The group then started to rotated through a number of drummers with Nick Harte (The Incisions, Shocking Pinks, Black Albino, CM Ensemble, The Urinators) in February 2002, Tim MacDonald (The Incisions, Shocking Pinks) in March 2003, Simon Nunn (Steffan Van Soest Hit-Machine, The Undercurrents, Kate in the Lemon Tree, Weaponized, Hi-Tone Destroyers etc) in December 2003, and then Chris Andrews (a million lights, Mysterioball, Idols of Eve, Pop Hits City, O’Lovely) in November 2004.

This line-up was the longest of the group, though recordings from this era (which lasted almost 4 years) are limited to Stuck In The Suck. After a disastrous recording session at Christchurch’s MAINZ, and other internal issues – Mick Elborado left the group. Jared Kelly (The Pickups, Blue Moon) then joined in May 2008, with Andrews and Kelly switching instruments after their first practice.

2008 was a particularly important year for the group, recording the Common Threads EP with the lineup of O’Connell (Vocals), Johnstone (Guitar), Andrews (Bass) And Kelly (Drums) Before Stink Magnetic‘s Aiden Moody (Bad Evil, Grand Chancellors) joined as a 2nd guitarist, moving down from Palmerston North. This was an important change for the group as in late 2009 founding guitarist Ben Johnstone left to raise a family in Canada, and Moody took over his lead guitar duties.

Both Kelly and Andrews left for other towns in 2010, however Ox enlisted the help of drummer Michael Summerfield (The Undercurrents, Cowboy Machine), before Andrews rejoined in early 2011 on bass guitar. The group played the very last show at historic Lyttelton venue El Santo Porteno, just 2 days before the February 2011 earthquake. This disrupted the progress the group had been making, with guitarist Moody moving on to form surf group The Grand Chancellors.

The group resurfaced in early 2012 with Jared Kelly once again playing drums (replacing a departing Summerfield), with John Harris (Lonely Harris Club, Doctors, BnP) quickly establishing himself as their latest guitarist. Summerfield would eventually find himself back in the group after a hilarious stage moment at the (now bull-dozed) New Brighton Tavern which saw Kelly replaced mid-set by multi-instrumentalist Rhett Copland, and this line-up played quite a few shows over the next couple years.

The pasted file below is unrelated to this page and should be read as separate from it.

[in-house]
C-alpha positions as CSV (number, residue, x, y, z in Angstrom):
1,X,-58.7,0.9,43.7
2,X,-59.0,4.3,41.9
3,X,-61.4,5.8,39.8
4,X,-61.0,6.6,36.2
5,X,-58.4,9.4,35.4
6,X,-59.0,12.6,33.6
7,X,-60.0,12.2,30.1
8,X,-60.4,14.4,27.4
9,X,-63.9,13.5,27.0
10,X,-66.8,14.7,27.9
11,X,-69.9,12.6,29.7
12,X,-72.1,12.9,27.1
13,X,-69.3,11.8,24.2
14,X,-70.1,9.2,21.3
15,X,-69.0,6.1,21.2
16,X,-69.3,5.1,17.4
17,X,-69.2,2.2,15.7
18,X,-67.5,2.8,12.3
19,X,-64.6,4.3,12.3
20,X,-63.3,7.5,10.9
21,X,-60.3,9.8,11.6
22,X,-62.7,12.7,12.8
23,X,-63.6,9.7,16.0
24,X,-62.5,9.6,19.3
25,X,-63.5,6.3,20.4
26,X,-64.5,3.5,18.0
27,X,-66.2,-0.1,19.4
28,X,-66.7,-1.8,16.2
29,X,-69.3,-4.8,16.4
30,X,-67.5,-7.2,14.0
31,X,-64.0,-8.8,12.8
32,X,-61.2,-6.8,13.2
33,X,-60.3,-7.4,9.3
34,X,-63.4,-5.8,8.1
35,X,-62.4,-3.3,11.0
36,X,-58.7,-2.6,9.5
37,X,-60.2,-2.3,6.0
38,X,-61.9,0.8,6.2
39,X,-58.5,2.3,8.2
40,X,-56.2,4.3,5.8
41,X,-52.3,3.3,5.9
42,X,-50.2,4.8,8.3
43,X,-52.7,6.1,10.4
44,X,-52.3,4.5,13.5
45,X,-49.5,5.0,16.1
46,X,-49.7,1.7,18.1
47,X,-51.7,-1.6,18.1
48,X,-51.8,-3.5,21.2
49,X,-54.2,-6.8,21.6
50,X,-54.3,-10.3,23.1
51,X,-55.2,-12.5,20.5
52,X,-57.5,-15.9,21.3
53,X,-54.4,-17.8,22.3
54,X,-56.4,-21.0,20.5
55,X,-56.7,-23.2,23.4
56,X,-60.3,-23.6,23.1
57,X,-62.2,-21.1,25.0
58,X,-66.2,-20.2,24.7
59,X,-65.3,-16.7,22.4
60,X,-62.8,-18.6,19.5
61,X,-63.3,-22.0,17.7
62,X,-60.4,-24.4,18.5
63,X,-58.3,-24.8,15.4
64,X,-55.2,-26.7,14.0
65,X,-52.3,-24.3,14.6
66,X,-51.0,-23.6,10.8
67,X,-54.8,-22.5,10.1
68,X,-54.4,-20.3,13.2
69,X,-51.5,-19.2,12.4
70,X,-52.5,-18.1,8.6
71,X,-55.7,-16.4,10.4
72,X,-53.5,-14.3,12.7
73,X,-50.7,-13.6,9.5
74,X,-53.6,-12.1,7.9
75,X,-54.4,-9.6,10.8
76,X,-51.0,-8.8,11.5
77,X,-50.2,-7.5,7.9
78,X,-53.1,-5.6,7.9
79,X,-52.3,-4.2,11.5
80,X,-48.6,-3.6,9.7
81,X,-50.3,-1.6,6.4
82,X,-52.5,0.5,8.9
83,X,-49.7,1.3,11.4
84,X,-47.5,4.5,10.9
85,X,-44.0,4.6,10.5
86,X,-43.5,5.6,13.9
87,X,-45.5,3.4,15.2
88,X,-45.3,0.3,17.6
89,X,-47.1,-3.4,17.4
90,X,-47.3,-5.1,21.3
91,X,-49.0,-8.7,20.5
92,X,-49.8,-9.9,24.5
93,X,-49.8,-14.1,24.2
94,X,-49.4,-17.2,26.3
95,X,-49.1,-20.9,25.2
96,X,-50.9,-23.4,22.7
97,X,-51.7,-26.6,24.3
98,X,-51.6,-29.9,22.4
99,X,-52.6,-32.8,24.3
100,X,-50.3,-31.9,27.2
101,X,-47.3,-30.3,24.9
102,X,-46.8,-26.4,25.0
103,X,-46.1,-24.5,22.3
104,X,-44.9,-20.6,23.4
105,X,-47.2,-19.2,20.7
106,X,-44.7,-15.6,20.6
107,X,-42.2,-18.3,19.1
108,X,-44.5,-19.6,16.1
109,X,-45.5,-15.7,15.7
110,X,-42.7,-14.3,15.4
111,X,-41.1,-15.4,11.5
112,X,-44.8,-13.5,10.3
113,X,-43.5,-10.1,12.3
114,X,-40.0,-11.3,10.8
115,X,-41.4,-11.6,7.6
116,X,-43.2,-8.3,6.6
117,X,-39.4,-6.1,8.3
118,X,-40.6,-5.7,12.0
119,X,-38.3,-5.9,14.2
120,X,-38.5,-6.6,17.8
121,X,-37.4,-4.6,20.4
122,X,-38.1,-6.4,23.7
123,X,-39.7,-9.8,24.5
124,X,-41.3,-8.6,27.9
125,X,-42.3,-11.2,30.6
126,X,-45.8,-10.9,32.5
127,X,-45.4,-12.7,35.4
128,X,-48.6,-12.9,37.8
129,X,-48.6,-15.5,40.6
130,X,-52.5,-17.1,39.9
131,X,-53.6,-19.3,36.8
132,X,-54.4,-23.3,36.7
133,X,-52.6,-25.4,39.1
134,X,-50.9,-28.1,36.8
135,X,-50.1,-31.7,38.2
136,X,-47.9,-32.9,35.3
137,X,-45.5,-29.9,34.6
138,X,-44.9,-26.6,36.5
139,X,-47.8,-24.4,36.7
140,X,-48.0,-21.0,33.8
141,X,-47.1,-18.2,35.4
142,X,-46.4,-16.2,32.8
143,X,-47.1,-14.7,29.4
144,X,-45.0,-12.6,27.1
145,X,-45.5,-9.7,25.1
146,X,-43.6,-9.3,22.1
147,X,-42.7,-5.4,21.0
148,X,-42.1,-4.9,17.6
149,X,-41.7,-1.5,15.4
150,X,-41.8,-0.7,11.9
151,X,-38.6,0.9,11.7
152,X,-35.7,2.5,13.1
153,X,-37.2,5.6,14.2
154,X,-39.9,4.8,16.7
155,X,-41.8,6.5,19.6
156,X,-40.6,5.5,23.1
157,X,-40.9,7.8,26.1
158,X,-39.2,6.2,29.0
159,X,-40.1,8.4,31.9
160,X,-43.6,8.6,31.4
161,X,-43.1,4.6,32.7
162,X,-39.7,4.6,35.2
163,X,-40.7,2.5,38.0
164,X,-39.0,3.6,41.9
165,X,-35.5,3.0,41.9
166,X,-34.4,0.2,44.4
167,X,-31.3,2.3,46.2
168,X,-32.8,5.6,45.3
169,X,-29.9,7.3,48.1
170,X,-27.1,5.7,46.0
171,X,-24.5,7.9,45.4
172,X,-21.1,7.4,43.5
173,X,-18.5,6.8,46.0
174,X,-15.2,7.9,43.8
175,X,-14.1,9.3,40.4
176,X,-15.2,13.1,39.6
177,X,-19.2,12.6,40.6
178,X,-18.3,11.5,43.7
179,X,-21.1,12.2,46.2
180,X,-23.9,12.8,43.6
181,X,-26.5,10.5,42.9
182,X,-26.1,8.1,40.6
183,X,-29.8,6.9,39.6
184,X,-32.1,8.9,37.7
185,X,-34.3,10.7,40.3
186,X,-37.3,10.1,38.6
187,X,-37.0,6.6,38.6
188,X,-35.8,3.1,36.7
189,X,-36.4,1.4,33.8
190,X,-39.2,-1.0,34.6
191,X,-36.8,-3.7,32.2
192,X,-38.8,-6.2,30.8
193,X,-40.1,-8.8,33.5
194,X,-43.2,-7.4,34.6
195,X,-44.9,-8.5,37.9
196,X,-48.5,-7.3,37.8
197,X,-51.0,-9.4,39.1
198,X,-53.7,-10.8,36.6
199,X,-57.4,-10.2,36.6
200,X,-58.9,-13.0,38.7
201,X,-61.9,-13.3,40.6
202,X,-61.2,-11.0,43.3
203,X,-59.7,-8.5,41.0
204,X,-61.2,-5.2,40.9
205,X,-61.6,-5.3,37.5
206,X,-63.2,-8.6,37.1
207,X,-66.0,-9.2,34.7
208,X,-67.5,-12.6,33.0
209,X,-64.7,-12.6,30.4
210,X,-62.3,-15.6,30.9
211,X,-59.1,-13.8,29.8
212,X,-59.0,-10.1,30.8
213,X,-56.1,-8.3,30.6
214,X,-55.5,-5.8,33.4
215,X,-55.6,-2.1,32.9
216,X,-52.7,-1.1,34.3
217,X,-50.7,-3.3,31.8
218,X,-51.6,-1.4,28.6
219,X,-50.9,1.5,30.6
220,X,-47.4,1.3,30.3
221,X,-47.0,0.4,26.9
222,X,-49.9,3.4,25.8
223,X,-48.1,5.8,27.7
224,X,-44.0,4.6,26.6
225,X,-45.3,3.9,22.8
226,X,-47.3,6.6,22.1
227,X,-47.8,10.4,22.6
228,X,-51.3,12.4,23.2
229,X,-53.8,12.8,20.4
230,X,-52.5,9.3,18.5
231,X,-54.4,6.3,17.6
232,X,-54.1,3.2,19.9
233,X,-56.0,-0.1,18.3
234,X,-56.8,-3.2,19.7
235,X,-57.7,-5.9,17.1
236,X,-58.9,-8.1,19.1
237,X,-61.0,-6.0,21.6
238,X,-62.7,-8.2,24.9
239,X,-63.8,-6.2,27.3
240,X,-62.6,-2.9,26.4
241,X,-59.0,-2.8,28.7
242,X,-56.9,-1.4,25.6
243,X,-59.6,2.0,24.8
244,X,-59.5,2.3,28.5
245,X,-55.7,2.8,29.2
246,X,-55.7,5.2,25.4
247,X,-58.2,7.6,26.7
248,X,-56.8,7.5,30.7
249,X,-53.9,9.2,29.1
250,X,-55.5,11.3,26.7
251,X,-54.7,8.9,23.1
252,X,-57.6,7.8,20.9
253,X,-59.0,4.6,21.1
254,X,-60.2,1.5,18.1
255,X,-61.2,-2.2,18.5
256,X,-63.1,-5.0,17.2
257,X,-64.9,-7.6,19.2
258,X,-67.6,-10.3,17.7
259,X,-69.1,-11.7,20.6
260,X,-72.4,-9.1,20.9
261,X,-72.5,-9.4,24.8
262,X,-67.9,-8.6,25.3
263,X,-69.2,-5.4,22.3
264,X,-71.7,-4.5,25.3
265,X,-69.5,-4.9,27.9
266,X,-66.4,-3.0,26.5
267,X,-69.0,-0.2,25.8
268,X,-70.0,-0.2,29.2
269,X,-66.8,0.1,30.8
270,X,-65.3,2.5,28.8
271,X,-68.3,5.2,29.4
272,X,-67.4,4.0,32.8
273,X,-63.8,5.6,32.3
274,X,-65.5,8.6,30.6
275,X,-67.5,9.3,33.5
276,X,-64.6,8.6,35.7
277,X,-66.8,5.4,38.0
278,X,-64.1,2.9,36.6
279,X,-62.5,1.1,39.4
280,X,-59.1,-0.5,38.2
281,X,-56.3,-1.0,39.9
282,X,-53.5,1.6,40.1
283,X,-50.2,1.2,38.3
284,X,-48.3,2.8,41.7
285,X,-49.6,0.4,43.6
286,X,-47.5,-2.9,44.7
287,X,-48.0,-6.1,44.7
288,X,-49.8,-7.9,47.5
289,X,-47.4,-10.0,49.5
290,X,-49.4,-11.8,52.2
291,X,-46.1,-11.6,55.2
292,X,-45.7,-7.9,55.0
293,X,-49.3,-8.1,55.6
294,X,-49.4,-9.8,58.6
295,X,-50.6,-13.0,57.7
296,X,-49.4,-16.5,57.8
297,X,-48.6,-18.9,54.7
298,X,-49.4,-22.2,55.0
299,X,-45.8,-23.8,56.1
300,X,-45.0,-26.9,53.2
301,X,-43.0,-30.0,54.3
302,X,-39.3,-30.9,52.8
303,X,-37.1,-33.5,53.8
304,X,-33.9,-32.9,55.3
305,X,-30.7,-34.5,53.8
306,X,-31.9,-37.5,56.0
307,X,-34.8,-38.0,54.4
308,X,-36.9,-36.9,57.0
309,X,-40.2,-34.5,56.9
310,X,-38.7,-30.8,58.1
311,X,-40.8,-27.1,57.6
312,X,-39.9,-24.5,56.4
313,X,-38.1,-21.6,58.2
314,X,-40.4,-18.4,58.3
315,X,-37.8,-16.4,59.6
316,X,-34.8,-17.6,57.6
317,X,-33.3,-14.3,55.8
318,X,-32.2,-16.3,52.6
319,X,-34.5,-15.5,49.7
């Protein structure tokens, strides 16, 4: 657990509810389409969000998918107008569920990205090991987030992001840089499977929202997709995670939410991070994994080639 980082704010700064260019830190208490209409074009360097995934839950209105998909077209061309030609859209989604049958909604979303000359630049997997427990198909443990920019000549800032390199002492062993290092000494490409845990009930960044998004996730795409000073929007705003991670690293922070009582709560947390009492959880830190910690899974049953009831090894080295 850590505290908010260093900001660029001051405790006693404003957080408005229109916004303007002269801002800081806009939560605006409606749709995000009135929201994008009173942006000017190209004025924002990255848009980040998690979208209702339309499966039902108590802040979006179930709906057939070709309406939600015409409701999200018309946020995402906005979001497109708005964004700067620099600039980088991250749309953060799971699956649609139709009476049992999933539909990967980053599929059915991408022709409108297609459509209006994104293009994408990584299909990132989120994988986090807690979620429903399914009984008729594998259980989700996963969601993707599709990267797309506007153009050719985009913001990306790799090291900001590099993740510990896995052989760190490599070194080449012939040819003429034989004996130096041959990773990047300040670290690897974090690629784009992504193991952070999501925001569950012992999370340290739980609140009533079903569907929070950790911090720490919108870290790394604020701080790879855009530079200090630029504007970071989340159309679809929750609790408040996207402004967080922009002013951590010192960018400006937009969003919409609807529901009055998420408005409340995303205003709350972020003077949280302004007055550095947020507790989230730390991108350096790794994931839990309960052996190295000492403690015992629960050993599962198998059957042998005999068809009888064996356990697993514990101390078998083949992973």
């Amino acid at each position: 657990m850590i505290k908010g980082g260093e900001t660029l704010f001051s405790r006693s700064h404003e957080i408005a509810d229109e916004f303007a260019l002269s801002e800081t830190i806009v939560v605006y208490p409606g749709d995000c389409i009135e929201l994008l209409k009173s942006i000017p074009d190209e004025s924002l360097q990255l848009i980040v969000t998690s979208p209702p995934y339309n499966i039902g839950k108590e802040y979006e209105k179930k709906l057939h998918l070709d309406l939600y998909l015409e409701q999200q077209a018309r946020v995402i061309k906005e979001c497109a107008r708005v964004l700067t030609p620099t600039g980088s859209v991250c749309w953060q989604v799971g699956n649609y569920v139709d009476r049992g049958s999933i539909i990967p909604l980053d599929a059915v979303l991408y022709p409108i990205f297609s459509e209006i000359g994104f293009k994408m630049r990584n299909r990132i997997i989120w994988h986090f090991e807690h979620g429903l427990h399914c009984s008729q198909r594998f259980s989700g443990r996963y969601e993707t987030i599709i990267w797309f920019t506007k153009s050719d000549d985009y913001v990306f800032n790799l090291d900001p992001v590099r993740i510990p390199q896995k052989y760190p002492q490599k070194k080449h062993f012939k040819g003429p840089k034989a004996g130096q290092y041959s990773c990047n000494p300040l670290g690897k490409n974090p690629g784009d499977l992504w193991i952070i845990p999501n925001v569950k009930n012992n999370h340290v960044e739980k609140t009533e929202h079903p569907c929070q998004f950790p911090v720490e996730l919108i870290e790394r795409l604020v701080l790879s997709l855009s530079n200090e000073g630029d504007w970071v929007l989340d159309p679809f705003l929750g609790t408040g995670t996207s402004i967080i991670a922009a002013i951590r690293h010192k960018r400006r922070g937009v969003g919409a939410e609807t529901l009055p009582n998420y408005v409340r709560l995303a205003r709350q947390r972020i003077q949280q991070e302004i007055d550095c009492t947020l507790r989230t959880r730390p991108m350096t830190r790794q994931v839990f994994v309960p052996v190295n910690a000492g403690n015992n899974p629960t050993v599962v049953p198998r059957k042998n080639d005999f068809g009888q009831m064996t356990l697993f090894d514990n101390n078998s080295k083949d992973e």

Which Palace’s recorded output completely stagnant Ox formed a new group with guitarist Dave Branton named The Ruling Elite, which eventually picked up Andrews (switching to 2nd guitar). Eventually both groups began utilizing talented free-form drummer Rory ‘IRD’ Dalley – with the new group quickly writing and recording a whole swag of new recorded output, whilst Palace remains a tight live-act-only type of group.

Over the course of the last 15 years the group has played a string of high-profile support slots, including The Chills, The Datsuns and of particular note – US group Dead Moon, who the group cover (‘Unknown Passage’) and are of particular importance to vocalist O’Connell with their never-say-die attitude to Rock’n’Roll. The Palace of Wisdom’s set is augmented by a number of re-interpreted covers, often quite removed from the originals, or obscure in their origin – this includes The Great Unwashed‘s ‘Born in the Wrong Time’ (as ‘Sending Him Away’), and Joy Division’s ‘Sound of Music’.

 

Members

  • Andrew ‘Ox’ O’Connell (Vocals, 1999-)
  • Ben Johnstone (Guitar, 1999-2009)
  • Matt ‘Alien’ Johnstone (Guitar, 1999-2002)
  • Ian Lloyd (Bass, 1999)
  • Alan ‘ALC5’ Cameron (Bass, 2000-2001)
  • Mick Elborado (Bass, 2001-2007)
  • Nick ‘Harte’ Hodgson (Drums, 2002-2003)
  • Tim MacDonald (Drums, 2003)
  • Simon Nunn (Drums, 2003-2004)
  • Chris Andrews (Drums/Bass, 2004-2010, 2011-)
  • Jared Kelly (Bass/Drums, 2008-2010, 2012)
  • Rhett Copland (Drums, 2012)
  • Aiden Moody (Guitar, 2008-2010)
  • Michael Summerfield (Drums, 2010-2012)